Abraham Lincoln's definition of democracy as 'government of the people, for the people, by the people' sounds right but only works if the people are sufficiently motivated, informed and intellectually equipped to grapple with the complex issues confronting us. It also calls for minorities to graciously accept defeat when they disagree with majority decisions.
Applying these criteria to the present situation in Egypt illustrate how difficult it is to practice democracy. President Morsi was the first democratically elected head of state. To be turned out by the army after one year looks like a rejection of democracy. However, the twenty million Egyptians who signed the petition calling for his removal would dispute this. They claim he has governed for the good of the Muslim Brotherhood, not all the people. He is said to have purged from office his critics and had some tortured. The Egyptian economy is a mess with 40% living on less than 2$ a day. Instead of turning the economy around, the President has sought to move Egypt towards an Islamic state.
Another story about democracy hit our headlines this week. It concerned how Labour Party parliamentary candidates are selected. The MP for Falkirk is standing down in 2015 and the UNITE union has paid for 100 people to join the local party to influence selection of his successor. Ed Miliband intervened to block this but it transpires that 70% of candidates already selected have union links, more than half with UNITE. The union is a major donor of the party and played a significant role in securing Ed Miliband's election as party leader. General Secretary Ken McClusky openly admits wanting to transform the Labour party by securing the nominations of more left-wing working class candidates and fewer Blairites. He argues that the Labour Party was founded by trade unionists to represent workers and it needs to recover that priority. The former Home Secretary David Blunkett is one of a number of Labour MPs urging Ed Miliband to prevent the re-emergence of the divisions that made Labour unelectable in the 1980s and 90s.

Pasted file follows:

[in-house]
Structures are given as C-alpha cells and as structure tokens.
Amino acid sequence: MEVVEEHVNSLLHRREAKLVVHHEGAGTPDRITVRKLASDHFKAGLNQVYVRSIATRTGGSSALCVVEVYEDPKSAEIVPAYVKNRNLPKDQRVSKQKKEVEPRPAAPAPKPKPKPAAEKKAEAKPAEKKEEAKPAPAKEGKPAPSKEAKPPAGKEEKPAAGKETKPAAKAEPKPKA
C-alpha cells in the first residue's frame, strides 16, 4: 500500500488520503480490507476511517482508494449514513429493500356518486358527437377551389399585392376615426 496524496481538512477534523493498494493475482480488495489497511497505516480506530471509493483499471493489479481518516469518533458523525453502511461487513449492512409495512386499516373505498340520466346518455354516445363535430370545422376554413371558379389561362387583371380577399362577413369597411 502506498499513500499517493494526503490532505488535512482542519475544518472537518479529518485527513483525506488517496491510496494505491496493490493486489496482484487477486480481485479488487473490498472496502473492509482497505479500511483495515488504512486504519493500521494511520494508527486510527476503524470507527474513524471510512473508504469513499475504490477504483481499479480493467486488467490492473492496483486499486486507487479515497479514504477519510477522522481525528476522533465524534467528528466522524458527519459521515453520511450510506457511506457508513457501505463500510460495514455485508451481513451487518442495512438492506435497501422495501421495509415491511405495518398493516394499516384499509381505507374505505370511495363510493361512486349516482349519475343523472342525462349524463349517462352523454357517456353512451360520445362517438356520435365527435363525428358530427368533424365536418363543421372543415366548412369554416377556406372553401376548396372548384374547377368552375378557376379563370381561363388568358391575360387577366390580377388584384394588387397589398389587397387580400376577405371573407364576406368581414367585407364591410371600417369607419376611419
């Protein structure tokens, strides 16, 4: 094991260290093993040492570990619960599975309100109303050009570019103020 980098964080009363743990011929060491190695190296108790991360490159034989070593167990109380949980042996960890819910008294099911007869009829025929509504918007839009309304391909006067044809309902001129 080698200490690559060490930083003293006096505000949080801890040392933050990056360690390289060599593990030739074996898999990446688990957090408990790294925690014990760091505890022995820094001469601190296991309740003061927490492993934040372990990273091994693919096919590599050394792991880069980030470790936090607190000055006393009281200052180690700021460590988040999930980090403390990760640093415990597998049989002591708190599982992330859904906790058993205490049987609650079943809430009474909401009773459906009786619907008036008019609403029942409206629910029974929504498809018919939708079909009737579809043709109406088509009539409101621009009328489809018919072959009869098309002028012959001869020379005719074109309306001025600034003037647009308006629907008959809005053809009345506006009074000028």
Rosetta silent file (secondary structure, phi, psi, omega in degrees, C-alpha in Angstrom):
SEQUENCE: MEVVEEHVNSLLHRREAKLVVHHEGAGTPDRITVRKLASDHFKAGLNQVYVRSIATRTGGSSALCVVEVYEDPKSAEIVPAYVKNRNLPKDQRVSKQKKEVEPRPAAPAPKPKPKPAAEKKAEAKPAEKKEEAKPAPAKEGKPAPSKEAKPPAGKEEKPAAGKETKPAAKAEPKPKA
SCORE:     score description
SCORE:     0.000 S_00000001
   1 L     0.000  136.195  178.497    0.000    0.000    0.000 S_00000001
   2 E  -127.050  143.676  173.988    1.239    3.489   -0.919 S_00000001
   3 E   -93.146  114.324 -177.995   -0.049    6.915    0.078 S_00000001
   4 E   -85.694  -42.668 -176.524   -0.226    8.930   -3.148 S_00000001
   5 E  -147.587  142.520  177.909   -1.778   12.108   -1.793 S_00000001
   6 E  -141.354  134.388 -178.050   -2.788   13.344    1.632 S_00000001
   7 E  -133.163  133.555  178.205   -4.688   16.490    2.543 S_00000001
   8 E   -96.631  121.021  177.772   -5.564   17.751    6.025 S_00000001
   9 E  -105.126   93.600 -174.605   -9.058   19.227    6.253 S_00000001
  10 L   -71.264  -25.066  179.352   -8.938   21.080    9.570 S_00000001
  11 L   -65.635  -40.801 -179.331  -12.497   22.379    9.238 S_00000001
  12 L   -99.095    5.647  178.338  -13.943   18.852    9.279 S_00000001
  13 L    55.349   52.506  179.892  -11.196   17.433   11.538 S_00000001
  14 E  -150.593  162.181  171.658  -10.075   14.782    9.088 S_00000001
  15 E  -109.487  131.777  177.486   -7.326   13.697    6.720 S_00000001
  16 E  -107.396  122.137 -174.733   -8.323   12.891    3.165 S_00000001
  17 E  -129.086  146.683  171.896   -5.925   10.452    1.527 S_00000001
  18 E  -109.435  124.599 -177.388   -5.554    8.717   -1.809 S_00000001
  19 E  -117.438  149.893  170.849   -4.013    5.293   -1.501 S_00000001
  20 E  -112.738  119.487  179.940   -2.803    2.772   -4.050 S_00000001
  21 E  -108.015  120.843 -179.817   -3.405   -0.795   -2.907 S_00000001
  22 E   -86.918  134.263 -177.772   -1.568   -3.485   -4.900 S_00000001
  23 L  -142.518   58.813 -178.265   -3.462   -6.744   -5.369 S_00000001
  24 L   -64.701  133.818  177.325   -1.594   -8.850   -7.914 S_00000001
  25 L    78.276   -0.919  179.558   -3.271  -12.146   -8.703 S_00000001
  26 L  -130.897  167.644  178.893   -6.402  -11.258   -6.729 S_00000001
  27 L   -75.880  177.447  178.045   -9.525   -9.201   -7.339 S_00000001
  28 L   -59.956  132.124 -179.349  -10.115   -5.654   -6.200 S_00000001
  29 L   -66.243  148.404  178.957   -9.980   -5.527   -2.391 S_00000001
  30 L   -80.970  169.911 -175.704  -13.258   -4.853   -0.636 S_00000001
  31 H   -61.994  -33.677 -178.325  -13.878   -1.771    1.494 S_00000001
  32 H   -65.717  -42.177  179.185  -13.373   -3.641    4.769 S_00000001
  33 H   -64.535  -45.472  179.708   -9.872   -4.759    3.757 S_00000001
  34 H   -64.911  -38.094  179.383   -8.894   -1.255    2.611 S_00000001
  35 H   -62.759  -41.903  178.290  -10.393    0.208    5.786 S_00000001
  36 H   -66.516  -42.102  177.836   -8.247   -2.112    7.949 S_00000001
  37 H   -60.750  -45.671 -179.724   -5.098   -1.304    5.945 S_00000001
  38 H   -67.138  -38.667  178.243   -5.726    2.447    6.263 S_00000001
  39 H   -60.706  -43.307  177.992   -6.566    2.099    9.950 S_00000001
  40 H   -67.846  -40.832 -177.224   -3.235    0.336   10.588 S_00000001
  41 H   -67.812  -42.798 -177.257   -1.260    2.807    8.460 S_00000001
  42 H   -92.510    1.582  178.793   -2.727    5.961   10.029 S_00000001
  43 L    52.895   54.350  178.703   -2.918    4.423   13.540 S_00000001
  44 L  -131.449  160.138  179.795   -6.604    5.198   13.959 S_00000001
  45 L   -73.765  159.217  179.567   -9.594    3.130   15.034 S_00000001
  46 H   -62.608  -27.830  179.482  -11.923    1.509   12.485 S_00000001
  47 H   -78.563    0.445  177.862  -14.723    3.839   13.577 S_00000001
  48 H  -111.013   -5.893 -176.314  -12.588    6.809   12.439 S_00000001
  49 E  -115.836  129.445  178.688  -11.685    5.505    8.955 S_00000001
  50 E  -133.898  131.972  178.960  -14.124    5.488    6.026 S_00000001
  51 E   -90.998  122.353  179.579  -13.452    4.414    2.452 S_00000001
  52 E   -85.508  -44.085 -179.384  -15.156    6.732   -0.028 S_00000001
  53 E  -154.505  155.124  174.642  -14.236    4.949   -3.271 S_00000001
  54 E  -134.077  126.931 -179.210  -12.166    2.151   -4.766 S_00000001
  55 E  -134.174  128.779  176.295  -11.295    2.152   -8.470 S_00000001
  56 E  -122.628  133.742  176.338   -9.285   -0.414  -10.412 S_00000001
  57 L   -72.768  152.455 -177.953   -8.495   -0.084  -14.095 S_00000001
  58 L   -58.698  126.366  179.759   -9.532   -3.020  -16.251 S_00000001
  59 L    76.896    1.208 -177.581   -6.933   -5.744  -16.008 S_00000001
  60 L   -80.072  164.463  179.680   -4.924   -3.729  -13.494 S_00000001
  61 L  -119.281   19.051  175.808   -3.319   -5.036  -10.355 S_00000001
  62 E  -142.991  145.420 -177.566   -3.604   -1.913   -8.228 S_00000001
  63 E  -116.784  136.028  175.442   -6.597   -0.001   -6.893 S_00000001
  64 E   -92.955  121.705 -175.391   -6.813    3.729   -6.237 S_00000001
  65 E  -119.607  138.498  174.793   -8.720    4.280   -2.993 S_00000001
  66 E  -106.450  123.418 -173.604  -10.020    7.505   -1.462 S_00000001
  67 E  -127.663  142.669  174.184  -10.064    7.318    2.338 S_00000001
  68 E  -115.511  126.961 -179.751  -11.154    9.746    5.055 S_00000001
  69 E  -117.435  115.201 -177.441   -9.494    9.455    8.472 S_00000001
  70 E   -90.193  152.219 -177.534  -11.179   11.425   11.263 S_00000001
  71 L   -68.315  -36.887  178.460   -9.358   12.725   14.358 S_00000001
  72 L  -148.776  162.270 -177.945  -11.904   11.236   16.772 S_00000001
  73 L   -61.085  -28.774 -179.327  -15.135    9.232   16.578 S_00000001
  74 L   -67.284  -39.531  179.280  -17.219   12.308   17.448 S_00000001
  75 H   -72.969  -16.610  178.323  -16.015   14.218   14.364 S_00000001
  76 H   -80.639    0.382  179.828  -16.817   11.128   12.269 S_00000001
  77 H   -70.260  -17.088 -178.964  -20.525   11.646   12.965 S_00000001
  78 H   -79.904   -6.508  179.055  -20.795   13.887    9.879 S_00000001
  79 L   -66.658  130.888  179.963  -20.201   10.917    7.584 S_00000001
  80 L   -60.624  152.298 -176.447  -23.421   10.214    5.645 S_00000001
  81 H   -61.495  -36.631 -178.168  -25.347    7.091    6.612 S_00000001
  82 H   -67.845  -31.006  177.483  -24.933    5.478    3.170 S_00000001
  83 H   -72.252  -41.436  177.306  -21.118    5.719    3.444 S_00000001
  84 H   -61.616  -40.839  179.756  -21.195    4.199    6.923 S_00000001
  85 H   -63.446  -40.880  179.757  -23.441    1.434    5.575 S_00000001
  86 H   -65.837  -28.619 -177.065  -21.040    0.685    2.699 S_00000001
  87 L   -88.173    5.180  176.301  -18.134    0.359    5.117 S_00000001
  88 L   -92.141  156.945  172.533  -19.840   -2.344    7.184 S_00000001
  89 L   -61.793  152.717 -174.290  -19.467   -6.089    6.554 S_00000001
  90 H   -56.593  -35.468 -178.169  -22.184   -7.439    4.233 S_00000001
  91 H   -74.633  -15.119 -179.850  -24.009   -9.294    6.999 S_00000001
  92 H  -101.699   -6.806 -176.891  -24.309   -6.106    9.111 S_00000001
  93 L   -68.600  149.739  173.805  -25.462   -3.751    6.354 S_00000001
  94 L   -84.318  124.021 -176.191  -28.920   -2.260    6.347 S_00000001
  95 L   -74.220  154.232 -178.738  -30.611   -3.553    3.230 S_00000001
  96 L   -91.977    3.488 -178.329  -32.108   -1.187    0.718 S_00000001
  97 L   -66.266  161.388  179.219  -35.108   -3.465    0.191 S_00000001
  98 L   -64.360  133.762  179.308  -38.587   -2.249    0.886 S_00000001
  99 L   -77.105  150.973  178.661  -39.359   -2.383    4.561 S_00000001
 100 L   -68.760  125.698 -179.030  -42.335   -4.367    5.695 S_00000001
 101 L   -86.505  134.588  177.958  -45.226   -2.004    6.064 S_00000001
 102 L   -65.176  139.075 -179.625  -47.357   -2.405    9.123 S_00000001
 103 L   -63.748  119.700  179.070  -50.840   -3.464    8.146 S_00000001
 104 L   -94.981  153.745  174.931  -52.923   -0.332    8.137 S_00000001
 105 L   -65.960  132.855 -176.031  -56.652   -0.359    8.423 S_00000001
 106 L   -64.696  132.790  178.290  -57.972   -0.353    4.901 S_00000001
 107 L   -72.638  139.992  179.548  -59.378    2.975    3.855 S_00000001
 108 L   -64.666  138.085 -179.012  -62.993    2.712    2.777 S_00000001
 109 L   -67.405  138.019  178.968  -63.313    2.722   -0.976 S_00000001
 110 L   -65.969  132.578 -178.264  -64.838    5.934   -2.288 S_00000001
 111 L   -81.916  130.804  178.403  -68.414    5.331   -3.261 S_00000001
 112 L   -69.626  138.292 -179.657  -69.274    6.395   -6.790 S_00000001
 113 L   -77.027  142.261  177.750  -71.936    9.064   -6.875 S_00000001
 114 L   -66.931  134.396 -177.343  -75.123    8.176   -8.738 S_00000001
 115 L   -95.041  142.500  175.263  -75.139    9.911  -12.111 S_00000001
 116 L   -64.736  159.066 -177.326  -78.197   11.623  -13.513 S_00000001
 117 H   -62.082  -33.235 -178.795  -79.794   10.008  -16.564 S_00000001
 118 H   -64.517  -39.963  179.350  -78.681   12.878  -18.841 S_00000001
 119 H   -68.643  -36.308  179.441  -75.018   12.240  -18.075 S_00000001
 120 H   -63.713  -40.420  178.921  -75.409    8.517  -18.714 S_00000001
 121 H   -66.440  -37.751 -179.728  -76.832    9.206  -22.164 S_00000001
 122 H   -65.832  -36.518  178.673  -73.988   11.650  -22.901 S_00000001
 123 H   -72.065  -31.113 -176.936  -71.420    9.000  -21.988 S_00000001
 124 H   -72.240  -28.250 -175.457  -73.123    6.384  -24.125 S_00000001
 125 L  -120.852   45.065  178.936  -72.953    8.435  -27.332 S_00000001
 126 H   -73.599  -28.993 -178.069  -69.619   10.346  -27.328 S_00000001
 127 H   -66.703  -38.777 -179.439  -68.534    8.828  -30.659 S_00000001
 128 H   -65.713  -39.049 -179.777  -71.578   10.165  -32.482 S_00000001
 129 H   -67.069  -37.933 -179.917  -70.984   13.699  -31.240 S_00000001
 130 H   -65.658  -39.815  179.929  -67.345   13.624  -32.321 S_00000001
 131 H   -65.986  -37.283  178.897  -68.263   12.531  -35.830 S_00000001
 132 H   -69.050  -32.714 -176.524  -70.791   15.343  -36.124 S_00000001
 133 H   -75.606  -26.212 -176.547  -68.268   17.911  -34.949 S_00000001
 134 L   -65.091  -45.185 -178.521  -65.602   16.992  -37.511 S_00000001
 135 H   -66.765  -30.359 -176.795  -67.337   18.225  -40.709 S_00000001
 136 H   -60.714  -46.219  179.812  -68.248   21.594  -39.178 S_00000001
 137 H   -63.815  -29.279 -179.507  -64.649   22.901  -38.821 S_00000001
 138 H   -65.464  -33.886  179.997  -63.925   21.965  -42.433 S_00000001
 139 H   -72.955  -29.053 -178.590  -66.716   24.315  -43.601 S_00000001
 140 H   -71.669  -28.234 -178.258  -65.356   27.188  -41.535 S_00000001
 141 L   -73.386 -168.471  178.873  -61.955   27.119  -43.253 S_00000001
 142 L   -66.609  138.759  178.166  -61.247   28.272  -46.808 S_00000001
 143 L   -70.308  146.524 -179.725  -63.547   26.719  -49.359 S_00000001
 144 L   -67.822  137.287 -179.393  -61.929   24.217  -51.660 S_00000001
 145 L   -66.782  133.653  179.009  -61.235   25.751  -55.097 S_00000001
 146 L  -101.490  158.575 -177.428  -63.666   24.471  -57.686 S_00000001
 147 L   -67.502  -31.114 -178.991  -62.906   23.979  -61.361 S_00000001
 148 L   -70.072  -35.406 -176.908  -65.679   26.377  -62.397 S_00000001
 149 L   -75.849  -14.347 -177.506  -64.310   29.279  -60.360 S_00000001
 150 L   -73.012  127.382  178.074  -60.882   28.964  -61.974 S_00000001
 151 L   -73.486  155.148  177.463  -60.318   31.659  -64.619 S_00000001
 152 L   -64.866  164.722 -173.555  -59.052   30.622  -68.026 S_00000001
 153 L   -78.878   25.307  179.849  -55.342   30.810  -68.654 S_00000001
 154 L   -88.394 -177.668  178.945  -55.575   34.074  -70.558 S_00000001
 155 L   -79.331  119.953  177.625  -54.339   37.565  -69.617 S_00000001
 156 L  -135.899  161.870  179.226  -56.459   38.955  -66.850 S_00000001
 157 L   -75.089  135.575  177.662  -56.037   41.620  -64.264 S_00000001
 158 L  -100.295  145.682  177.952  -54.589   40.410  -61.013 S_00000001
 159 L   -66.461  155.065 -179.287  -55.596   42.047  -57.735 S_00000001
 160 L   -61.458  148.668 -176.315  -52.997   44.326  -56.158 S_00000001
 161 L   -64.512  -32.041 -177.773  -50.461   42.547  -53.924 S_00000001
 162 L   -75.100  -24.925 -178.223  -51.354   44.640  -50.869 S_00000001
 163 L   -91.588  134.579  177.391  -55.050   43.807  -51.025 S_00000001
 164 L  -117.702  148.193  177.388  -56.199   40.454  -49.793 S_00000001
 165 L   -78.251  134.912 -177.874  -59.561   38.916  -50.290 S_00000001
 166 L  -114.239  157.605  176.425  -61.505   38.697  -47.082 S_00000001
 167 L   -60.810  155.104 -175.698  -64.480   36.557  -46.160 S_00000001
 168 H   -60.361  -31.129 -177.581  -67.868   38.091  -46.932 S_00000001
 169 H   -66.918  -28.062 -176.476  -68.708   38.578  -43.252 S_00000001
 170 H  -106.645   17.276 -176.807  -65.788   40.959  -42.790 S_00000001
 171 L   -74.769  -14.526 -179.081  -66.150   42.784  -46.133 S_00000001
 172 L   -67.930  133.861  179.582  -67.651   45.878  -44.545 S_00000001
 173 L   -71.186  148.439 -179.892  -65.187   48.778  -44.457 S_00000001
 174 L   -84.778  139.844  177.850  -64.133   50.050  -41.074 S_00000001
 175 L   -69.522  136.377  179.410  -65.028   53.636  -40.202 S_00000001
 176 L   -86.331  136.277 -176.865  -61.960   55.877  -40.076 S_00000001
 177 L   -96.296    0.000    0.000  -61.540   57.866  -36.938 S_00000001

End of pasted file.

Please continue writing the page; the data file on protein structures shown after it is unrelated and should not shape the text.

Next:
This issue also has relevance for Christians campaigning to influence UK law and public policy. Naturally they want legislation and policies to be shaped by biblical teaching. They rightly recognise God as creator and sovereign and vehemently oppose such measures as the Marriage (same-sex couples) Bill. In that Christians are a minority in our increasingly secular society how far should we bow to majority opinion which we believe to be wrong? Churchill thought "democracy is the worst form of government except for all those other forms that have been tried from time to time". Os Guinness argued in the 2012 Premier Lecture that our goal should be a civil public square that respects everyone's right to hold and manifest their beliefs, not a sacred or a secular public square. Is that the way to make democracy work here today?